Analytical writing and identity development of diverse adolescents in an alternative high school preparatory academy
Fields, Susan Stewart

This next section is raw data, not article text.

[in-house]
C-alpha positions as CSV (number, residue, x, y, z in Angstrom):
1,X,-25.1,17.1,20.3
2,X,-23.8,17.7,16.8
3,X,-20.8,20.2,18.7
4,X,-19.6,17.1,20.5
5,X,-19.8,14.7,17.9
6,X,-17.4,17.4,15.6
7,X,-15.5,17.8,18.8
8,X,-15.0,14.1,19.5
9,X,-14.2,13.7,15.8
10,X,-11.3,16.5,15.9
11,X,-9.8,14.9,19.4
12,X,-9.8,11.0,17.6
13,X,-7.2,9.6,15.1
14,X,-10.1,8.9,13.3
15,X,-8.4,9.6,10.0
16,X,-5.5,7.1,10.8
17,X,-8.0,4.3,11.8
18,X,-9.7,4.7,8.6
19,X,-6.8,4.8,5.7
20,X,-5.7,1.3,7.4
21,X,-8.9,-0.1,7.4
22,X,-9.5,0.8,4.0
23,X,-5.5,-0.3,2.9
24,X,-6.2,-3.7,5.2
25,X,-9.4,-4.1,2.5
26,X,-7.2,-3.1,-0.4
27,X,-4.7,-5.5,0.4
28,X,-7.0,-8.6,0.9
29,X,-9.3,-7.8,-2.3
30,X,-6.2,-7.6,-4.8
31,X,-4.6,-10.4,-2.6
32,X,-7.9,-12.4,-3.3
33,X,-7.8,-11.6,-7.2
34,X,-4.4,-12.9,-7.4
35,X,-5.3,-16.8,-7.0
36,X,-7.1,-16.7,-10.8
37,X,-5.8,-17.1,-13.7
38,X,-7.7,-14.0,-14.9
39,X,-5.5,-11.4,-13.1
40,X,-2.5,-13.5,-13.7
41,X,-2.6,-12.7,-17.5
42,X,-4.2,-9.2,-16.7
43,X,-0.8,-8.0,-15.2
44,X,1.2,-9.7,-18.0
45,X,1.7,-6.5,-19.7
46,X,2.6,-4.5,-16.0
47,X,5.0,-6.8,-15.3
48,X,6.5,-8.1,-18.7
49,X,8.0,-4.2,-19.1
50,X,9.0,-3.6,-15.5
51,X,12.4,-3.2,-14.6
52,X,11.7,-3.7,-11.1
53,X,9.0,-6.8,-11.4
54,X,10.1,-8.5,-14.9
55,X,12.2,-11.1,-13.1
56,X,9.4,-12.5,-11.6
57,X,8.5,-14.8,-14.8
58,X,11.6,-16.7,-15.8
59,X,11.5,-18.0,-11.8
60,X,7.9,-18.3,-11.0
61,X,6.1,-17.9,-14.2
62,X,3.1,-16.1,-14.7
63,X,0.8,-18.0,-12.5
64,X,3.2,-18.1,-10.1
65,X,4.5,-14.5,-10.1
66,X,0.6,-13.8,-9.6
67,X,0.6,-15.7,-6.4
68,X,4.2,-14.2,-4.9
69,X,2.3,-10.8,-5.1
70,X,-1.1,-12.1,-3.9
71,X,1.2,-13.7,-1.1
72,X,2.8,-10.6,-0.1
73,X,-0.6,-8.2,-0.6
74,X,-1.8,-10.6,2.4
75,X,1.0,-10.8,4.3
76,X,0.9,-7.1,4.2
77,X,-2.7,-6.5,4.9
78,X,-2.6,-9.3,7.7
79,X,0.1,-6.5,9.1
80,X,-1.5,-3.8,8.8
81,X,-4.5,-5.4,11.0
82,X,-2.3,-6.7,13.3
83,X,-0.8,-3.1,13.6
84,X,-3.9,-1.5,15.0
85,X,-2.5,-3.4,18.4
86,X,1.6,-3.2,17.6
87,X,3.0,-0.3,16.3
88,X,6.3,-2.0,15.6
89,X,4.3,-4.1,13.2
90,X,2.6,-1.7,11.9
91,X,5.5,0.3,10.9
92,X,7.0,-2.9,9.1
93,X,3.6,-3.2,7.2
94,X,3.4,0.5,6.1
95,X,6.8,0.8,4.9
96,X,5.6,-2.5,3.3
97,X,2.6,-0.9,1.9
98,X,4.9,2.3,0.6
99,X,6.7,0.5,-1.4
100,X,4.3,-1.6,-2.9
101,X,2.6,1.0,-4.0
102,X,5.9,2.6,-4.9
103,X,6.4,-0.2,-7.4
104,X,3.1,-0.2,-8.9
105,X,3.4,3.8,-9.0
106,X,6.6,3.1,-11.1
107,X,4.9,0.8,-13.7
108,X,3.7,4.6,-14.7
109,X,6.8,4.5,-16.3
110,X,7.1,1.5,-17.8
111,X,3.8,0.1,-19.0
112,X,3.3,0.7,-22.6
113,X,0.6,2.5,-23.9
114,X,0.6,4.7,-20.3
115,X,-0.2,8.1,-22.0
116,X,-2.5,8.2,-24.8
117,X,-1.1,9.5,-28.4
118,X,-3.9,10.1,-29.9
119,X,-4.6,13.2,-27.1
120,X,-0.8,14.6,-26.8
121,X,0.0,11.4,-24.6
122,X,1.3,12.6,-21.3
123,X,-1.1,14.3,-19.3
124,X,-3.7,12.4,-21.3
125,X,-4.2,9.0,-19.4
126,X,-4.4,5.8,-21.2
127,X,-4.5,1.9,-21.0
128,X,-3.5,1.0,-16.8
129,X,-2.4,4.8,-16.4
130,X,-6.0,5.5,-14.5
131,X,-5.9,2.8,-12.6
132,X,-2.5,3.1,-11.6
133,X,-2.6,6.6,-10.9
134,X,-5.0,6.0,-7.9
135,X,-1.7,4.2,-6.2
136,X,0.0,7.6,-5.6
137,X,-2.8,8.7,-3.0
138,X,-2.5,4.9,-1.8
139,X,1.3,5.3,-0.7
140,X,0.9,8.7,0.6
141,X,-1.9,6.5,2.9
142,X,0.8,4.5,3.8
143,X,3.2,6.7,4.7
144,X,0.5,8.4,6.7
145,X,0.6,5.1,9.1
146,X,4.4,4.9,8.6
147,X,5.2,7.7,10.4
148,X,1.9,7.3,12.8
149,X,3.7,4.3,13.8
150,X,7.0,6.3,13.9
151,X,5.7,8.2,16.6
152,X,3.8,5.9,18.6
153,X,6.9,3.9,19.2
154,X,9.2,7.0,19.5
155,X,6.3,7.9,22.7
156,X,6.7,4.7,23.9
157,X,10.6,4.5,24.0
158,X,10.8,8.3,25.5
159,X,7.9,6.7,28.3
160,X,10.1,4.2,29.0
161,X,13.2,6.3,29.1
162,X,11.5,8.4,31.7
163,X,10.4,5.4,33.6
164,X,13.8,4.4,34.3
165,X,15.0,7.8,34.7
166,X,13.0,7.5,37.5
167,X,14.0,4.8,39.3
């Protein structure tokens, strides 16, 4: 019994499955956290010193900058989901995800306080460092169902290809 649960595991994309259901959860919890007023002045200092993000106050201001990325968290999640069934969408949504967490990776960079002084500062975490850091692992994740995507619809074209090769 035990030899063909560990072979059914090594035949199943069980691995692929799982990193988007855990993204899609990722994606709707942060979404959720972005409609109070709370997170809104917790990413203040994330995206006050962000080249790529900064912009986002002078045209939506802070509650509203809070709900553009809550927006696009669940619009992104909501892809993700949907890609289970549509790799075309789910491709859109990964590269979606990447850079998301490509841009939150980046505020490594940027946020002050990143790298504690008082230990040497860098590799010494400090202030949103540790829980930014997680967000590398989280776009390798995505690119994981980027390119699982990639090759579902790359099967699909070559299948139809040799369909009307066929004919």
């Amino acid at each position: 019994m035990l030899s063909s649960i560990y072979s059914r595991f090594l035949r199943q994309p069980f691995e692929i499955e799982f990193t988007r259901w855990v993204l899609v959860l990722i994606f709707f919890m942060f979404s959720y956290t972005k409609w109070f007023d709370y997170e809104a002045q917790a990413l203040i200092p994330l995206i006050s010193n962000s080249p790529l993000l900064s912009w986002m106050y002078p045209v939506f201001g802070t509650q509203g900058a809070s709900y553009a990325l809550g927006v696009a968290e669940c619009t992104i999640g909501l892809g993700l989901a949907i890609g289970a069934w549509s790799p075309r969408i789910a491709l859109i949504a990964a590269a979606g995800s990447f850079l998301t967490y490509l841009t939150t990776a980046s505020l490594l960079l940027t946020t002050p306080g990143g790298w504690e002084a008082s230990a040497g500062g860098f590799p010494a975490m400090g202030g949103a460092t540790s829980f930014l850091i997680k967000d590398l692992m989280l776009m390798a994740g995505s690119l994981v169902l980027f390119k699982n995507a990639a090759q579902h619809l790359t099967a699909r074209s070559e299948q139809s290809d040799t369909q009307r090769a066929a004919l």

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This dissertation presents a case study of analytical writing and identity development among diverse, ninth grade adolescents enrolled in an alternative high school preparatory academy. Within the larger school context, the study examines the case of the writing classroom—specifically, the four-month literary analysis unit—and the students’ writing development therein. First, I analyze the discourse of the writing classroom on developing interpretative statements about literature. Analysis shows that the teacher highlighted three aspects of literary reasoning to support five specific expectations for writing a literary interpretation. In particular, the teacher emphasized that students deepen their interpretative statements by analyzing literary techniques and themes. Second, I examine analytical essays to identify trends in student writing development over time. I show that students had to adopt a particular stance toward literary analysis in order to meet the teacher’s increasing calls to make deeper interpretative statements —a stance that posed tensions for some students. Third, I analyze the data of eight focal students to explore those tensions. I show that students adopted one of three stances toward the discourse and use three focal students to describe those stances. Abraham ventriloquated through the discourse (i.e., he appropriated heuristics without full control over them) while Katarina passed on the discourse (i.e., she upheld personal observations of characters as points of connection to literary analysis), and Kianna made the discourse internally persuasive (i.e., she actively merged the discourse goals with her communicative goals). This dissertation further explores the cultural, historical, and social factors informing the students’ stances and reveals how the internalization of a new discourse is highly variable and deeply personal. These findings complicate contemporary understandings of writing development as either the refinement of cognitive processes or the layered interactions of writer, culture and context. It also demonstrates the utility of using both sociocognitive and identity lenses to study the ways diverse adolescents take up dominant discourses within particular classroom contexts. Finally, the study raises questions about what it means when teachers ask students to adapt to dominant discourses without also providing them the space to adapt the discourse to meet their communicative needs.